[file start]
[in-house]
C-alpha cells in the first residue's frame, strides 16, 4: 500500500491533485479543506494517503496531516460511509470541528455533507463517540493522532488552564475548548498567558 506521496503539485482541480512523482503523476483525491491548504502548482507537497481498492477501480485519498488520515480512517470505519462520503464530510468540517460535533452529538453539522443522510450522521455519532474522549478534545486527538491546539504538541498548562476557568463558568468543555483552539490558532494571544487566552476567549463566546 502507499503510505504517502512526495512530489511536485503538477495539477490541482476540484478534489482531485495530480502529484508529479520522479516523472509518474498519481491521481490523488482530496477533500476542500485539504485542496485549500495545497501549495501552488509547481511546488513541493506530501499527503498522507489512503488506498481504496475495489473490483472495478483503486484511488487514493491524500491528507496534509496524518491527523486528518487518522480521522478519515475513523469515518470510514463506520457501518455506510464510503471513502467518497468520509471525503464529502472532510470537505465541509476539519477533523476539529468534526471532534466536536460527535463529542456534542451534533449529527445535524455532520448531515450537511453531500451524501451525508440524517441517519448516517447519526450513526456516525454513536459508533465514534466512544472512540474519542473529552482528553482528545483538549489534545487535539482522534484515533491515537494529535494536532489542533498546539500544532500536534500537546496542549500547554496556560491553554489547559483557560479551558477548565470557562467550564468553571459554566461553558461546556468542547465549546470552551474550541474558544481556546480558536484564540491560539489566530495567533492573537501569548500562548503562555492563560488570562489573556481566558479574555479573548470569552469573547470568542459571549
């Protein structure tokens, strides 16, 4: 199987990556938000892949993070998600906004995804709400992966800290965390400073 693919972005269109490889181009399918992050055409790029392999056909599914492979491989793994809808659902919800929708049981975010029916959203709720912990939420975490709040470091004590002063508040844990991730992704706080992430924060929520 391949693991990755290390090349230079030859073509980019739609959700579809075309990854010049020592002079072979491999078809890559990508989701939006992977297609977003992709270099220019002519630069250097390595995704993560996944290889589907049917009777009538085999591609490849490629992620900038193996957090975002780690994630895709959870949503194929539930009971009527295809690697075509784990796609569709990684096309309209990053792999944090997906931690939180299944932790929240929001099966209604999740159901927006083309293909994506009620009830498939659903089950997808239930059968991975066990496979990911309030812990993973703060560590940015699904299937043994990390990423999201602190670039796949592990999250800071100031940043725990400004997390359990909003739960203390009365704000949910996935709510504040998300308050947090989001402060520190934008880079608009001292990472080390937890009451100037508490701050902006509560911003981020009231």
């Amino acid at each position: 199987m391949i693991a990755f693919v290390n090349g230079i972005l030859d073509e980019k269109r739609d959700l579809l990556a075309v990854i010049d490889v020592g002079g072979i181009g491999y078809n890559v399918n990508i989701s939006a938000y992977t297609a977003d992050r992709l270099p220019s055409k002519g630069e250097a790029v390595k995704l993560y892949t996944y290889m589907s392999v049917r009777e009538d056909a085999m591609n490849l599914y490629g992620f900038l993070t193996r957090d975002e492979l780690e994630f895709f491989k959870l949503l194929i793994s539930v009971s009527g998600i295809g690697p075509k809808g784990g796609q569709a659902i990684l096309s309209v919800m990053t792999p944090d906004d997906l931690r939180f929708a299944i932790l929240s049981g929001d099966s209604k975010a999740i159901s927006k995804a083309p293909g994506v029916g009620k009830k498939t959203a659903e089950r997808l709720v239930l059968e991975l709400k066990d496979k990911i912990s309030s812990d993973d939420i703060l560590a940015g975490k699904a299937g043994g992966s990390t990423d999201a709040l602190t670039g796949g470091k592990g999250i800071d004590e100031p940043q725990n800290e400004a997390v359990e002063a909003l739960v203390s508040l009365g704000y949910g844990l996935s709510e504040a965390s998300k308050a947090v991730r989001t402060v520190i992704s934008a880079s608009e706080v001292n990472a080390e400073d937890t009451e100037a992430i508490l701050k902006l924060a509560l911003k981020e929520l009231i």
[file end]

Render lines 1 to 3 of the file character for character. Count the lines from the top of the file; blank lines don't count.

[in-house]
C-alpha cells in the first residue's frame, strides 16, 4: 500500500491533485479543506494517503496531516460511509470541528455533507463517540493522532488552564475548548498567558 506521496503539485482541480512523482503523476483525491491548504502548482507537497481498492477501480485519498488520515480512517470505519462520503464530510468540517460535533452529538453539522443522510450522521455519532474522549478534545486527538491546539504538541498548562476557568463558568468543555483552539490558532494571544487566552476567549463566546 502507499503510505504517502512526495512530489511536485503538477495539477490541482476540484478534489482531485495530480502529484508529479520522479516523472509518474498519481491521481490523488482530496477533500476542500485539504485542496485549500495545497501549495501552488509547481511546488513541493506530501499527503498522507489512503488506498481504496475495489473490483472495478483503486484511488487514493491524500491528507496534509496524518491527523486528518487518522480521522478519515475513523469515518470510514463506520457501518455506510464510503471513502467518497468520509471525503464529502472532510470537505465541509476539519477533523476539529468534526471532534466536536460527535463529542456534542451534533449529527445535524455532520448531515450537511453531500451524501451525508440524517441517519448516517447519526450513526456516525454513536459508533465514534466512544472512540474519542473529552482528553482528545483538549489534545487535539482522534484515533491515537494529535494536532489542533498546539500544532500536534500537546496542549500547554496556560491553554489547559483557560479551558477548565470557562467550564468553571459554566461553558461546556468542547465549546470552551474550541474558544481556546480558536484564540491560539489566530495567533492573537501569548500562548503562555492563560488570562489573556481566558479574555479573548470569552469573547470568542459571549
């Protein structure tokens, strides 16, 4: 199987990556938000892949993070998600906004995804709400992966800290965390400073 693919972005269109490889181009399918992050055409790029392999056909599914492979491989793994809808659902919800929708049981975010029916959203709720912990939420975490709040470091004590002063508040844990991730992704706080992430924060929520 391949693991990755290390090349230079030859073509980019739609959700579809075309990854010049020592002079072979491999078809890559990508989701939006992977297609977003992709270099220019002519630069250097390595995704993560996944290889589907049917009777009538085999591609490849490629992620900038193996957090975002780690994630895709959870949503194929539930009971009527295809690697075509784990796609569709990684096309309209990053792999944090997906931690939180299944932790929240929001099966209604999740159901927006083309293909994506009620009830498939659903089950997808239930059968991975066990496979990911309030812990993973703060560590940015699904299937043994990390990423999201602190670039796949592990999250800071100031940043725990400004997390359990909003739960203390009365704000949910996935709510504040998300308050947090989001402060520190934008880079608009001292990472080390937890009451100037508490701050902006509560911003981020009231």